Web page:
Whoever was manning Air Canada’s Twitter account engaged with me about my situation, but the response was, once again, that this was essentially my fault. “Hi Joshua,” they tweeted, “we offer the possibility to select seats in advance at time of booking for a nominal fee. Waiting to select seats within 24 hours of flight departure is risky at best as there are usually very few seats left to select.”
@AirCanada assured me, of course, that it has “nothing to do with discriminating against families” and that they offer several fares for families who want options. “Some people would rather a lower fare w/out seat selection, while others prefer the slightly higher fare because they want to select seats in advance as well as collect 100% of the miles flown. For those who prefer the lower fare & want seats w/out the miles, we offer the option of purchasing seats. It is also why we encourage those flying Tango to purchase seats if want to ensure seating together.”
To sum it up: the “options” are to pay extra for your tickets, pay extra for your seat selection, or risk sitting apart from your toddler because non-prepaid seats are allocated by an automated computer system that makes no exceptions for small children.
@AirCanada also told me “the gate agents will do their utmost to have a young passenger seated with his/her parent(s) on day of travel,” which was the case in my situation. But the end-result of their current seating policy is that it unneccessarily stresses out parents, children, and the company’s own employees in apparent hope of snagging that advance-selection surcharge. Leaving a small child seated on their own on a plane, at an age when they are not legally allowed to fly unaccompanied, means that the child will eventually have to be moved. It is not just cruel to parent and child, but also to the blameless passengers faced with sitting beside a freaked-out little kid.
Passengers without children fear being seated beside kids far more than they fear crashing, hence the repeated calls for child-free flights. You’d think airlines would want to reduce rather than ramp up the stress levels, much less risk a meltdown from a frightened child separated from their parents. And making passengers, many of whom paid extra for their seat, move last-minute is incredibly unfair because it put the onus on them when the airline should be taking responsibility.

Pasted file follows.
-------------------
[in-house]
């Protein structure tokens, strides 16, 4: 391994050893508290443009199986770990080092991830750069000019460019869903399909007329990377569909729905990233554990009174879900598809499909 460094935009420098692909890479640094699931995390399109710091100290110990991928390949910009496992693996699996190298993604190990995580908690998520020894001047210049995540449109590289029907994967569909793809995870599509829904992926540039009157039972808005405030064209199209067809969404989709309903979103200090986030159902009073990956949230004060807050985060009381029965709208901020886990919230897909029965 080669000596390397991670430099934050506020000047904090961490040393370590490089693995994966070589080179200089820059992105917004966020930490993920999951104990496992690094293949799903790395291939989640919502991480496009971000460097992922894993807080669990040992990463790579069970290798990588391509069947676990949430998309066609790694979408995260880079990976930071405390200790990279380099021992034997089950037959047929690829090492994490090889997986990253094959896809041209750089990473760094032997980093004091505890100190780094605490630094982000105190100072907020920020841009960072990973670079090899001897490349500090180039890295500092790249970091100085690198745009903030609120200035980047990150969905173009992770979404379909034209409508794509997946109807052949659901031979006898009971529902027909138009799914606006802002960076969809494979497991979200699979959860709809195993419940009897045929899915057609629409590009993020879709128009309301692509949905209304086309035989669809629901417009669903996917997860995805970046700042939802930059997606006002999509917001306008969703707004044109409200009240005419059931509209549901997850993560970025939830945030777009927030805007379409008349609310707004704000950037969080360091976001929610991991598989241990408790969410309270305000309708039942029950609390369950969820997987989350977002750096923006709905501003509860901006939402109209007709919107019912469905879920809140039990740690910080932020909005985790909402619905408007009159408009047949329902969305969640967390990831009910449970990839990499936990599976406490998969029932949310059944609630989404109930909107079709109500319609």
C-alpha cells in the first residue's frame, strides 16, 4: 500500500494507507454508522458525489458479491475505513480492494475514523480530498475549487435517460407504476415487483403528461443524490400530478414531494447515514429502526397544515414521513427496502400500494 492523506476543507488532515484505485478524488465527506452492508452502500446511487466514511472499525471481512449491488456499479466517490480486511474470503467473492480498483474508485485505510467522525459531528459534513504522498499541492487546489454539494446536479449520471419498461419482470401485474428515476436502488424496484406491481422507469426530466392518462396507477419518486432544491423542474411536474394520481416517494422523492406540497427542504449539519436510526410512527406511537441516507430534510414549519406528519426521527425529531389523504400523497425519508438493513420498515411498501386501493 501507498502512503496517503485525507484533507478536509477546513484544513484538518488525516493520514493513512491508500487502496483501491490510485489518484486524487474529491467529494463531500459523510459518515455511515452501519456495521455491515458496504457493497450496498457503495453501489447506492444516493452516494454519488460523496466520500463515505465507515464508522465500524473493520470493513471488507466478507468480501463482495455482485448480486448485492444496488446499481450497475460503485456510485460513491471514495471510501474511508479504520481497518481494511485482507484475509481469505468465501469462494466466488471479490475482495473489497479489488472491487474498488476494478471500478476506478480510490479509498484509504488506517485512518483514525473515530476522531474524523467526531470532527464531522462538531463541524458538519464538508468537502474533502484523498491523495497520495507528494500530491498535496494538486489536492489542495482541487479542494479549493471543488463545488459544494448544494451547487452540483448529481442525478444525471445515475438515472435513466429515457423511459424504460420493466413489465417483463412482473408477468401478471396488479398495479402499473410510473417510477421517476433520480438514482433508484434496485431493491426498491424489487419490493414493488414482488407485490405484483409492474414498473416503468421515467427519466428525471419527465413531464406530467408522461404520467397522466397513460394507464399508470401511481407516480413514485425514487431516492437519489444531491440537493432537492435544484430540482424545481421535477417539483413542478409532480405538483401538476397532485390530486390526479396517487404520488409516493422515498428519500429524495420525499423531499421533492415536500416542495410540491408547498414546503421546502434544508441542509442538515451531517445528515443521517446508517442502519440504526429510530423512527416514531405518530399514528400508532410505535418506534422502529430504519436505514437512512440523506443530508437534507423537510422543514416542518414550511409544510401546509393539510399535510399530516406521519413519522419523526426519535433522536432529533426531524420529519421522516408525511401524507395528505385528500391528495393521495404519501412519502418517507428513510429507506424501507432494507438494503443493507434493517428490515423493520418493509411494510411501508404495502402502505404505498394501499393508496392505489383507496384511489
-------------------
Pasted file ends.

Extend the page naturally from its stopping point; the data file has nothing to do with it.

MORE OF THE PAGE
This issue is not exclusive to Air Canada, of course. New York congressman Chuck Shumer has gone so far as to call on U.S. airlines to waive extra seating fees for families, as many are now charging “premium” add-on costs to window and aisle seats, thus forcing families to pay up or sit apart. (He even convinced Virgin America and JetBlue to do so.)
The obvious solution is to alter the algorothim to seat parents and small children together when they book without charging them extra, since travelling families are already netting the airline between one and three more tickets than a childless couple or business traveller. Plus, the airline gets the double PR coup of presenting itself as family-friendly while also reassuring regular passengers that they won’t be forced to babysit some stranger’s distraught tot or be pressured to move once aboard.
And hey, guys: you could use all the positive PR you can get these days.